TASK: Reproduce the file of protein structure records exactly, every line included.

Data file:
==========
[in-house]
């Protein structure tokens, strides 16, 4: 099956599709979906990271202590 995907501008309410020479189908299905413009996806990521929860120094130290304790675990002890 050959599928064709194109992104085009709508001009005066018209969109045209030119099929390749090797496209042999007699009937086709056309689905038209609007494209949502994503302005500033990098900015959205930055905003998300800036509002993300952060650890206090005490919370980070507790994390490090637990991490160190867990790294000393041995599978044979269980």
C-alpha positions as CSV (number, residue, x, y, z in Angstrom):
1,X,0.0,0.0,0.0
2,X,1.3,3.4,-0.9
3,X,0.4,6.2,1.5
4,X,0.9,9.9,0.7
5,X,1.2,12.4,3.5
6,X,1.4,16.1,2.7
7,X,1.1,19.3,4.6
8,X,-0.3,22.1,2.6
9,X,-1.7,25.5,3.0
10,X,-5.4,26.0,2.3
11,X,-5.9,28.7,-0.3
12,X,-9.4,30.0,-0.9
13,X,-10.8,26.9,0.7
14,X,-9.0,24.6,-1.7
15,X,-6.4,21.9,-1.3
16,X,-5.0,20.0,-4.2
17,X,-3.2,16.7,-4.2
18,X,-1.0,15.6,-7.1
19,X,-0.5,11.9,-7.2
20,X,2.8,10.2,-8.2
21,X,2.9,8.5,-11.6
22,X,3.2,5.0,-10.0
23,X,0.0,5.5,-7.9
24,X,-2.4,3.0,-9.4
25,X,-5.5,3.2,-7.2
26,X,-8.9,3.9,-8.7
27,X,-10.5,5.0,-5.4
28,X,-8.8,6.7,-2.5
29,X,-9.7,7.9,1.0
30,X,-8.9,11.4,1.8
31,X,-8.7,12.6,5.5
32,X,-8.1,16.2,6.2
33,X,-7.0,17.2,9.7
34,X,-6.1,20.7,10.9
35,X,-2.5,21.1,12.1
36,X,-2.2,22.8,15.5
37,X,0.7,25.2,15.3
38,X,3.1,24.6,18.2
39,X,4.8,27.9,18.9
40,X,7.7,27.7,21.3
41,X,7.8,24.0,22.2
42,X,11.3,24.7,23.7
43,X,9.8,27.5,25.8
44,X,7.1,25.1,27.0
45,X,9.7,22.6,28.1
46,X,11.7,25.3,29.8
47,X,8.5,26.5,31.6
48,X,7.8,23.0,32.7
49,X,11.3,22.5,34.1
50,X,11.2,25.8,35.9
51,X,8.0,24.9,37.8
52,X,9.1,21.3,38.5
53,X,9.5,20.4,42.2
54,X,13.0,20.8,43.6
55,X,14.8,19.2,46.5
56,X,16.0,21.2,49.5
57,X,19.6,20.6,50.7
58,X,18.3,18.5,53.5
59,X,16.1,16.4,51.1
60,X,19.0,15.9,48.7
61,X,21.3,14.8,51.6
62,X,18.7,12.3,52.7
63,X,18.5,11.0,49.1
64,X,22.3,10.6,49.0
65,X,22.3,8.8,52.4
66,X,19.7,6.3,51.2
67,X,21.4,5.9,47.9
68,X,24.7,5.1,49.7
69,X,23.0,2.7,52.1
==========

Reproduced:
[in-house]
């Protein structure tokens, strides 16, 4: 099956599709979906990271202590 995907501008309410020479189908299905413009996806990521929860120094130290304790675990002890 050959599928064709194109992104085009709508001009005066018209969109045209030119099929390749090797496209042999007699009937086709056309689905038209609007494209949502994503302005500033990098900015959205930055905003998300800036509002993300952060650890206090005490919370980070507790994390490090637990991490160190867990790294000393041995599978044979269980």
C-alpha positions as CSV (number, residue, x, y, z in Angstrom):
1,X,0.0,0.0,0.0
2,X,1.3,3.4,-0.9
3,X,0.4,6.2,1.5
4,X,0.9,9.9,0.7
5,X,1.2,12.4,3.5
6,X,1.4,16.1,2.7
7,X,1.1,19.3,4.6
8,X,-0.3,22.1,2.6
9,X,-1.7,25.5,3.0
10,X,-5.4,26.0,2.3
11,X,-5.9,28.7,-0.3
12,X,-9.4,30.0,-0.9
13,X,-10.8,26.9,0.7
14,X,-9.0,24.6,-1.7
15,X,-6.4,21.9,-1.3
16,X,-5.0,20.0,-4.2
17,X,-3.2,16.7,-4.2
18,X,-1.0,15.6,-7.1
19,X,-0.5,11.9,-7.2
20,X,2.8,10.2,-8.2
21,X,2.9,8.5,-11.6
22,X,3.2,5.0,-10.0
23,X,0.0,5.5,-7.9
24,X,-2.4,3.0,-9.4
25,X,-5.5,3.2,-7.2
26,X,-8.9,3.9,-8.7
27,X,-10.5,5.0,-5.4
28,X,-8.8,6.7,-2.5
29,X,-9.7,7.9,1.0
30,X,-8.9,11.4,1.8
31,X,-8.7,12.6,5.5
32,X,-8.1,16.2,6.2
33,X,-7.0,17.2,9.7
34,X,-6.1,20.7,10.9
35,X,-2.5,21.1,12.1
36,X,-2.2,22.8,15.5
37,X,0.7,25.2,15.3
38,X,3.1,24.6,18.2
39,X,4.8,27.9,18.9
40,X,7.7,27.7,21.3
41,X,7.8,24.0,22.2
42,X,11.3,24.7,23.7
43,X,9.8,27.5,25.8
44,X,7.1,25.1,27.0
45,X,9.7,22.6,28.1
46,X,11.7,25.3,29.8
47,X,8.5,26.5,31.6
48,X,7.8,23.0,32.7
49,X,11.3,22.5,34.1
50,X,11.2,25.8,35.9
51,X,8.0,24.9,37.8
52,X,9.1,21.3,38.5
53,X,9.5,20.4,42.2
54,X,13.0,20.8,43.6
55,X,14.8,19.2,46.5
56,X,16.0,21.2,49.5
57,X,19.6,20.6,50.7
58,X,18.3,18.5,53.5
59,X,16.1,16.4,51.1
60,X,19.0,15.9,48.7
61,X,21.3,14.8,51.6
62,X,18.7,12.3,52.7
63,X,18.5,11.0,49.1
64,X,22.3,10.6,49.0
65,X,22.3,8.8,52.4
66,X,19.7,6.3,51.2
67,X,21.4,5.9,47.9
68,X,24.7,5.1,49.7
69,X,23.0,2.7,52.1